In a manner of speaking, the Detroit Jazz Festival, now in its 34th year, is the crowning glory of summer in the Motor/Music City. It’s about the music, true enough, but that is just part of the story.
The Detroit Jazz Festival is a celebration, a diverse coming together of people — jazz lovers or not — from the city, from the suburbs, from outstate, from out of the country.
Everyone wants to unwind, have a good time listening to the music, mingle, enjoy good food, “people watch,” and perhaps even reflect on the events of the year up to that point as the sweet sounds of jazz waft through the air.
This Labor Day weekend tradition is special — and, yes, something for Detroit to be proud of.
The festival begins on Friday, Aug. 30, and concludes on Monday (Labor Day), Sept. 2. Those who come to downtown Detroit for the festival will be entertained by hundreds of first-rate musicians and vocalists who promise to give the very best they have to offer.
“JAZZ” IS a word heard with great frequency, but what exactly is jazz?
Its roots can be traced back to the earliest days of the 20th century and, like blues, R&B, rock and roll and gospel, it developed in the African-American community.
What these pioneering Black musicians did was combine their African-based music with European form and harmony. As the music continued to develop, it also absorbed elements of rhythm and blues. The music, as would be expected, spread around the world, having a major and enduring influence wherever it was heard.
An array of jazz styles came into being, including bebop, big band swing, Latin jazz, cool jazz (the word “cool” emerged from the jazz world), New Orleans jazz, chamber jazz, avant-garde jazz, soul jazz, ragtime, jazz fusion, smooth jazz and numerous others.
The legendary, iconic bandleader, musician, composer Duke Ellington said simply, “It’s all music.” That is, to be created and enjoyed, not analyzed and debated ad nauseam.
AMONG THE greatest names in jazz history are Ellington, Miles Davis, Louis Armstrong, Charlie Parker, John Coltrane, Betty Carter, Jelly Roll Morton, Count Basie, Dexter Gordon, Thelonious Monk, Dizzy Gillespie, Art Blakey, Herbie Hancock and Billie Holiday.
Also, Cannonball Adderley, Freddie Hubbard, Lester Young, Dave Brubeck, the Modern Jazz Quartet, Stan Getz, Wes Montgomery, Lionel Hampton, Chick Corea, Wynton Marsalis, Ella Fitzgerald and Ramsey Lewis.
The importance of jazz was illustrated when, in 1987, Congressman John Conyers proposed a bill to the U.S. House of Representatives to define jazz as a unique form of American music.
The bill, which passed the House of Representatives and the Senate, said jazz was “hereby designated as a rare and valuable national American treasure to which we should devote our attention, support and resources to make certain it is preserved, understood and promulgated.”
The Detroit Jazz Festival makes a point of presenting an array of jazz styles, as well as music that is not jazz per se, but can be effectively presented in this setting.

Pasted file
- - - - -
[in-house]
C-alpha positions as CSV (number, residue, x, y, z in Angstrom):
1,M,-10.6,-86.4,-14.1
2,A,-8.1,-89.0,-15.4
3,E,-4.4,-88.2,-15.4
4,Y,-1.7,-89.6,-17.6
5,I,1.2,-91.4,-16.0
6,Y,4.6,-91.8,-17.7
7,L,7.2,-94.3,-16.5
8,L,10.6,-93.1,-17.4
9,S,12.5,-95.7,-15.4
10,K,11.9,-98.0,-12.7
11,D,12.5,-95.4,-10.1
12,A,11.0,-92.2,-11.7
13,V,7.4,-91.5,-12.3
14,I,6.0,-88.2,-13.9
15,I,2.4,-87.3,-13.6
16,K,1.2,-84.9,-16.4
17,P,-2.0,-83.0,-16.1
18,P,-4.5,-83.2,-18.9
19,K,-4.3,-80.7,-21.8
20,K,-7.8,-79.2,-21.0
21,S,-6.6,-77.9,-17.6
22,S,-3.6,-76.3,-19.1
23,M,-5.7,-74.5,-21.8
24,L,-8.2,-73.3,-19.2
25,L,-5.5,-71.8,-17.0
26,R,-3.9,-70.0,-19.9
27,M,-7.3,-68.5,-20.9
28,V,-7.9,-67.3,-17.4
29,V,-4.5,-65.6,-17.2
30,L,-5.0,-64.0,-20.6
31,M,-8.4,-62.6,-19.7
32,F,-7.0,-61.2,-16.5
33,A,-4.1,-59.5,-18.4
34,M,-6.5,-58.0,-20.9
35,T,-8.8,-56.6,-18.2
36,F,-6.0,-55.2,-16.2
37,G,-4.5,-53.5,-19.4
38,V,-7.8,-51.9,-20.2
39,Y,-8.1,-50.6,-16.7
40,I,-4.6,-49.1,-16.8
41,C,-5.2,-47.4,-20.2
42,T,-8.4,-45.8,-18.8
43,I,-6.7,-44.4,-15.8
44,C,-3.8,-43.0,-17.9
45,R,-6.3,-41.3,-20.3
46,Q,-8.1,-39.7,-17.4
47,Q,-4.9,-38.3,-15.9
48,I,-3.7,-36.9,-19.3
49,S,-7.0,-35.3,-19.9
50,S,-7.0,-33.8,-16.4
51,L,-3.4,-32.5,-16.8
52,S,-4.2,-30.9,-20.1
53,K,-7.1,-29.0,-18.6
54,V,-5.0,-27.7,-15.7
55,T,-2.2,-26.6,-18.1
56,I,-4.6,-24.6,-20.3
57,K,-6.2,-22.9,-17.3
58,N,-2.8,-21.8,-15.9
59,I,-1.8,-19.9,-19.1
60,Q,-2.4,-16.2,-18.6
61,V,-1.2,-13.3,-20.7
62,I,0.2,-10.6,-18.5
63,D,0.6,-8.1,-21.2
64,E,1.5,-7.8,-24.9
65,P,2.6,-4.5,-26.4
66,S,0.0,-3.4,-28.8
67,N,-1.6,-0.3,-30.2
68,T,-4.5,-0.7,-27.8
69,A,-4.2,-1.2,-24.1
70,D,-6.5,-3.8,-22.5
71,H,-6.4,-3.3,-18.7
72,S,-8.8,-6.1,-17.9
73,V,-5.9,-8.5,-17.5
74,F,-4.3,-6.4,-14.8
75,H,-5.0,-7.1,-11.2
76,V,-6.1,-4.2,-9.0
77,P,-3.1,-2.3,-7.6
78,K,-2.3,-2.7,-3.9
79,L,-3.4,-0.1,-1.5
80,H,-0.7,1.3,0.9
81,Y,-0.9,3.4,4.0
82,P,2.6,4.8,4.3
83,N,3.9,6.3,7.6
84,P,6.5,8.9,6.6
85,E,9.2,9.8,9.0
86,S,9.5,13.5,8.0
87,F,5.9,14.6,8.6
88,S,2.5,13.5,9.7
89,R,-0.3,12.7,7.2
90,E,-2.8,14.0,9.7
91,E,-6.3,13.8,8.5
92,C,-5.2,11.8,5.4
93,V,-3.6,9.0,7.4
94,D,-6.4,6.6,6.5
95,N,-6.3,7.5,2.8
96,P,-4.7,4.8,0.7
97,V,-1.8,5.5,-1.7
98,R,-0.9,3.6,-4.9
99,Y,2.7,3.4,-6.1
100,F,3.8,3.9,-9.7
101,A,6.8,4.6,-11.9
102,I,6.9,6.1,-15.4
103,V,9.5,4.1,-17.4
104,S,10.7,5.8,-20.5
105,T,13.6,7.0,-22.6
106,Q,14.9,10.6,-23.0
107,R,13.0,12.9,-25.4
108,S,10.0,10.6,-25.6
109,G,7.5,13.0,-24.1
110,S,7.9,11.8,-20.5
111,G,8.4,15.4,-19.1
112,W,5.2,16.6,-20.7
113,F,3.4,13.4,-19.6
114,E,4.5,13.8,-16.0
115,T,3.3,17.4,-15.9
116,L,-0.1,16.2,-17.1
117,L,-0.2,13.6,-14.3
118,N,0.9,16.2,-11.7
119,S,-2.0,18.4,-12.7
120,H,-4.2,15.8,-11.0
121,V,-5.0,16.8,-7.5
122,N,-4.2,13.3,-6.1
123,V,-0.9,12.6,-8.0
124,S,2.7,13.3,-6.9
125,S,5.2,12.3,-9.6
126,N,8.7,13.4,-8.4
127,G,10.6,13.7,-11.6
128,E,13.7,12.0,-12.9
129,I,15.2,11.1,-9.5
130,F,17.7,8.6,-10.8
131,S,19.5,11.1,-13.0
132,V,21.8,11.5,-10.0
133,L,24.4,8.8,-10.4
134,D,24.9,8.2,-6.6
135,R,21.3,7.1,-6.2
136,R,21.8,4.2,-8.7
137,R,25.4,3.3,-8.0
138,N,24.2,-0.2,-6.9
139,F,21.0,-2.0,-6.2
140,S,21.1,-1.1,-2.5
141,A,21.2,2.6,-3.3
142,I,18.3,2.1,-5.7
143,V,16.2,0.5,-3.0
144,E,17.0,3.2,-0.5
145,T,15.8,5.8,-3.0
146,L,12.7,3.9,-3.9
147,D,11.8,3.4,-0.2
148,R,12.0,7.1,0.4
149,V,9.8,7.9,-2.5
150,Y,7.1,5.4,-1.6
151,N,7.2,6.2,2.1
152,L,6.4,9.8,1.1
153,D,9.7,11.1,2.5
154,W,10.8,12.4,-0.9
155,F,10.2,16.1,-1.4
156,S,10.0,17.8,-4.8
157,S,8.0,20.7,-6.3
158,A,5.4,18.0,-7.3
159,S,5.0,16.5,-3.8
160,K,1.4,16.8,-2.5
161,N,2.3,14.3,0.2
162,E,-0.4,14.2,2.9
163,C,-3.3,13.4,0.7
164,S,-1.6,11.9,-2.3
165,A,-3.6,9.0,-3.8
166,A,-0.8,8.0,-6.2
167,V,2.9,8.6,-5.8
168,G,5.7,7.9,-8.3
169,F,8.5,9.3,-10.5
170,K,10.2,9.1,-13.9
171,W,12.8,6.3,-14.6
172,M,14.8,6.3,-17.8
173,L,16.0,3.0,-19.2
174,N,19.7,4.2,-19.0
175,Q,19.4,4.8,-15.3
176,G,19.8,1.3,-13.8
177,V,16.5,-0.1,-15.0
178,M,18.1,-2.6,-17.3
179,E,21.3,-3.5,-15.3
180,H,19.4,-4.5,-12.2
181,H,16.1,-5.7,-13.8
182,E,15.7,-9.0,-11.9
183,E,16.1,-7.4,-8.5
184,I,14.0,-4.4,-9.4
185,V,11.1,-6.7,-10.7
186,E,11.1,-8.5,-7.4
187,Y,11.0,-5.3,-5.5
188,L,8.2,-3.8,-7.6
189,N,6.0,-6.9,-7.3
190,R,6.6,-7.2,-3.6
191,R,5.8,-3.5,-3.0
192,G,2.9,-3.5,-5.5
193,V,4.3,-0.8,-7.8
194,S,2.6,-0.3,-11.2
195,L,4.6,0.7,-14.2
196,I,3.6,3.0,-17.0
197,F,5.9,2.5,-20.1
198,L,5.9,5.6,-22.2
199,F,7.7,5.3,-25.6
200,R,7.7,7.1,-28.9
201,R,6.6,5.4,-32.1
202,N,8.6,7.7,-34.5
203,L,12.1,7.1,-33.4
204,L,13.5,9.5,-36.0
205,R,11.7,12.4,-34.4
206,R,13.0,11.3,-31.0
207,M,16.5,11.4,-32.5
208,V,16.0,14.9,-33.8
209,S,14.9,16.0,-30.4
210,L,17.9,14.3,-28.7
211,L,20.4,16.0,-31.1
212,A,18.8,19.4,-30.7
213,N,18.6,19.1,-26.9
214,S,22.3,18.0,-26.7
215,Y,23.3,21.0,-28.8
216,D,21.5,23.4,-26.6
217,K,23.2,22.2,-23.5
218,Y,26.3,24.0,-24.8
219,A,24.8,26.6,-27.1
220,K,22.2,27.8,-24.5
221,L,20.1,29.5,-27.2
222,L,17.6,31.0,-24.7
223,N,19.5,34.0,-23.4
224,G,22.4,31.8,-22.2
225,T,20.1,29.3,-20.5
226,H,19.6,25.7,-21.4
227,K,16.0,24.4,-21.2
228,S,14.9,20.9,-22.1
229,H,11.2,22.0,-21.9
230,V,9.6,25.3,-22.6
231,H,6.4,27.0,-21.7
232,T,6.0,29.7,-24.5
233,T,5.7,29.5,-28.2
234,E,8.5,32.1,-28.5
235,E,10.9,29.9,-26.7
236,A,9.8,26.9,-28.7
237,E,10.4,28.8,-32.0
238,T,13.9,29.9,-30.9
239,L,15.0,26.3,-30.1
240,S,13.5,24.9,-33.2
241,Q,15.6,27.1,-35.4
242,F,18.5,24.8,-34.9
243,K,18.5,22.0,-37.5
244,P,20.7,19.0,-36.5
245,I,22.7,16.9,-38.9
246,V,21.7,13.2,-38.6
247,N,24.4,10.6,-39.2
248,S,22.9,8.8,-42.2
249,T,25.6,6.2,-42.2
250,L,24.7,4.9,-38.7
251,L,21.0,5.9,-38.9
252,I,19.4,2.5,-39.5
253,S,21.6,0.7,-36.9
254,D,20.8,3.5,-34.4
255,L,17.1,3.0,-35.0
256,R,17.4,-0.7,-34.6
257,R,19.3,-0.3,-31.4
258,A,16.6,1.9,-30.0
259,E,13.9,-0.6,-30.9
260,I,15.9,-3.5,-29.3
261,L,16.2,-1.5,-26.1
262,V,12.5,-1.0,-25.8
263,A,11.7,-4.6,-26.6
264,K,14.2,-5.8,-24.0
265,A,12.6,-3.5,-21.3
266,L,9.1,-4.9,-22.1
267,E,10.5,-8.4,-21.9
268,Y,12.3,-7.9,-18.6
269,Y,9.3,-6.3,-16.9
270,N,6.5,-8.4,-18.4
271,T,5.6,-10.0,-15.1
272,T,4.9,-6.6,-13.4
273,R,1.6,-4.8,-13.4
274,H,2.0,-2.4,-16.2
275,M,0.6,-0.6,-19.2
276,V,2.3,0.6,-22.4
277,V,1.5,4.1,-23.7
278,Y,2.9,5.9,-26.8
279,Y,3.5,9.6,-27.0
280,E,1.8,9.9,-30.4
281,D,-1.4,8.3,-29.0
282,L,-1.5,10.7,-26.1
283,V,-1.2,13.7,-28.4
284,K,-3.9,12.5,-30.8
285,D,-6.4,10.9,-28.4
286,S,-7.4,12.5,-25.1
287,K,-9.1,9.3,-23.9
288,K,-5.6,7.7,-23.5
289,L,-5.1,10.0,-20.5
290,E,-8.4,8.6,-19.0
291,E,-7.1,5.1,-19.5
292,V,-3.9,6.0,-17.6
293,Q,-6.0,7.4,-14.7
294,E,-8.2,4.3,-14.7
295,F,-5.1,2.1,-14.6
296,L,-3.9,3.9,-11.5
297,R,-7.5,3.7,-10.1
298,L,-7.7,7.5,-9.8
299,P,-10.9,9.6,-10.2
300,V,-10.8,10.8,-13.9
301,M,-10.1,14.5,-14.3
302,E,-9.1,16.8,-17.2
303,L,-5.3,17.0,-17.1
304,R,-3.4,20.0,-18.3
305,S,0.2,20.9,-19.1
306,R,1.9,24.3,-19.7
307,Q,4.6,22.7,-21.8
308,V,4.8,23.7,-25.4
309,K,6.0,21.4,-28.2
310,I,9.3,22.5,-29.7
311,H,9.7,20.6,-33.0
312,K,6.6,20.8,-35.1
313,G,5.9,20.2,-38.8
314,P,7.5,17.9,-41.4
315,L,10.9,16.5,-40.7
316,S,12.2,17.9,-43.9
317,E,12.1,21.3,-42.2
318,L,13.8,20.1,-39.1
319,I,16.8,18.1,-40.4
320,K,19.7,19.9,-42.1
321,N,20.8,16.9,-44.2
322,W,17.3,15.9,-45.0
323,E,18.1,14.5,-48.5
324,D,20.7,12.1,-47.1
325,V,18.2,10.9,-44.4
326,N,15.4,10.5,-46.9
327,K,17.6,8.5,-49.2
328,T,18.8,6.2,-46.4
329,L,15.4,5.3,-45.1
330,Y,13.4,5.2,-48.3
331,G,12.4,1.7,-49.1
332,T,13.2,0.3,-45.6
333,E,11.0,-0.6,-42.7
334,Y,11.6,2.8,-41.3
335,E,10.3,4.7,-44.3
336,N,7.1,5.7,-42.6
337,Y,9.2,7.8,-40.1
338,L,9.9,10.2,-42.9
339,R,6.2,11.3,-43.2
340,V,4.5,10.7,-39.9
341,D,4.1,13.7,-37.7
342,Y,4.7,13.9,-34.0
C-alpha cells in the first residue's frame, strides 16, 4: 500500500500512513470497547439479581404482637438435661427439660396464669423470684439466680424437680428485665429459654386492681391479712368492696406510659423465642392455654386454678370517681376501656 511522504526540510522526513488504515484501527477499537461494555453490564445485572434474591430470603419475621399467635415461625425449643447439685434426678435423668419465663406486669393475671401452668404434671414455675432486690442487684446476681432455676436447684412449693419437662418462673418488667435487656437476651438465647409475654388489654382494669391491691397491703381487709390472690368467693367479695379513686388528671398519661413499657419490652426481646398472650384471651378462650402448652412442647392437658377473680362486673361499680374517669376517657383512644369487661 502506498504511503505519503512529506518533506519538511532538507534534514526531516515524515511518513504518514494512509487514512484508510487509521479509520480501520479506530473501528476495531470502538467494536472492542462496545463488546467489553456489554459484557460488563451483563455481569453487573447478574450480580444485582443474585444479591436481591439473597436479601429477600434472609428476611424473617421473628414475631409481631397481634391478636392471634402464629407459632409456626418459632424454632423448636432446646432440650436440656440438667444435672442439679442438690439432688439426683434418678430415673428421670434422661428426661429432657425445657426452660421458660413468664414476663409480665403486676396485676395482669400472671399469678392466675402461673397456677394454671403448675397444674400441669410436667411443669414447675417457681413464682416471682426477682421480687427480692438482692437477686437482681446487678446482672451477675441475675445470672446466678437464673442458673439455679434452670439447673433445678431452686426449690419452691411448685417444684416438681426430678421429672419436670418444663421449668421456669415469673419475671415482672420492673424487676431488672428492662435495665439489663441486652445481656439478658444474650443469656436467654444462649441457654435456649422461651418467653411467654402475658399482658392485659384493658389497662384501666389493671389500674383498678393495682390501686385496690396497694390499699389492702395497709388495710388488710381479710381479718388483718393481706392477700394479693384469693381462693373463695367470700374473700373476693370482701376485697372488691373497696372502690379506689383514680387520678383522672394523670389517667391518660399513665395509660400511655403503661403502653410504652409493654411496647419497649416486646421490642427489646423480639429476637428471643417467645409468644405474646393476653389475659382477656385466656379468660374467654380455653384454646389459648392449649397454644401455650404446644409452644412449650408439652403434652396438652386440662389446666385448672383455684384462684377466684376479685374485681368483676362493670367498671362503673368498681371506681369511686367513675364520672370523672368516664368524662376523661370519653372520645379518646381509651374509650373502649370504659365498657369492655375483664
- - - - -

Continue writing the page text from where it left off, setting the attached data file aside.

THE DETROIT Jazz Festival, which is presented at no charge, was founded in 1980 by Robert McCabe and the Detroit Renaissance. From that year to 1991 the festival thrived with a connection to Switzerland’s famed Montreux Jazz Festival.
In 1991 a partnership was formed with the Music Hall Center For The Performing Arts, an arrangement that lasted until 2005.
At that point Gretchen Valade, president of Mack Avenue Records and Detroit philanthropist, became a major sponsor with support from the Knight Foundation.
Today, the Detroit Jazz Festival is produced and managed by the Detroit International Jazz Festival Foundation.
The 2013 lineup is as exciting, and as diverse, as any in the past.
The performers include the Dave Murray Big Band featuring Macy Gray, the David Berger Jazz Orchestra, the McCoy Tyner Trio with special guest Savion Glover, the Brubeck Brothers Quartet, Rodney Whitaker, Kirk Whalum, Gary Burton, Bill Charlap and Renee Rosnes, Theo Croker, David Liebman, Ravi Coltrane, the New Breed Be Bop Society, the Four Freshman and the Toledo Jazz Orchestra.
Also, Ahmad Jamal, the Alan Broadbent Trio featuring Sheila Jordan, Geri Allen, Bill Frisell, the John Scofield Uberjam, the Joshua Redman Quartet, Jon Faddis, Francisco Mora, Johnny Trudell, Richie Birach, the Yellowjackets, the Detroit Jazz Festival Orchestra, Robert Hurst, the Robert Glasper Experiment and George Bohannon, among many others.
Many high school and college bands will also play.
Danilo Pérez is artist in residence.
The Detroit Jazz Festival also offers Jazz Talk Tent, presented by Chrysler, which “brings greater depth to the music heard at the festival.”
That is in addition to the Jazz Infusion Program, the flagship of the festival’s educational wing created “to help foster the growth of young musicians from the city so they can better compete for college scholarships, pursue careers in music, and continue Detroit’s rich jazz tradition.”
Jazz Week @ Wayne is a workshop conducted in conjunction with the Wayne State University Department of Music.
For more detailed information about the Detroit Jazz Festival, visit detroitjazzfest.com. — SVH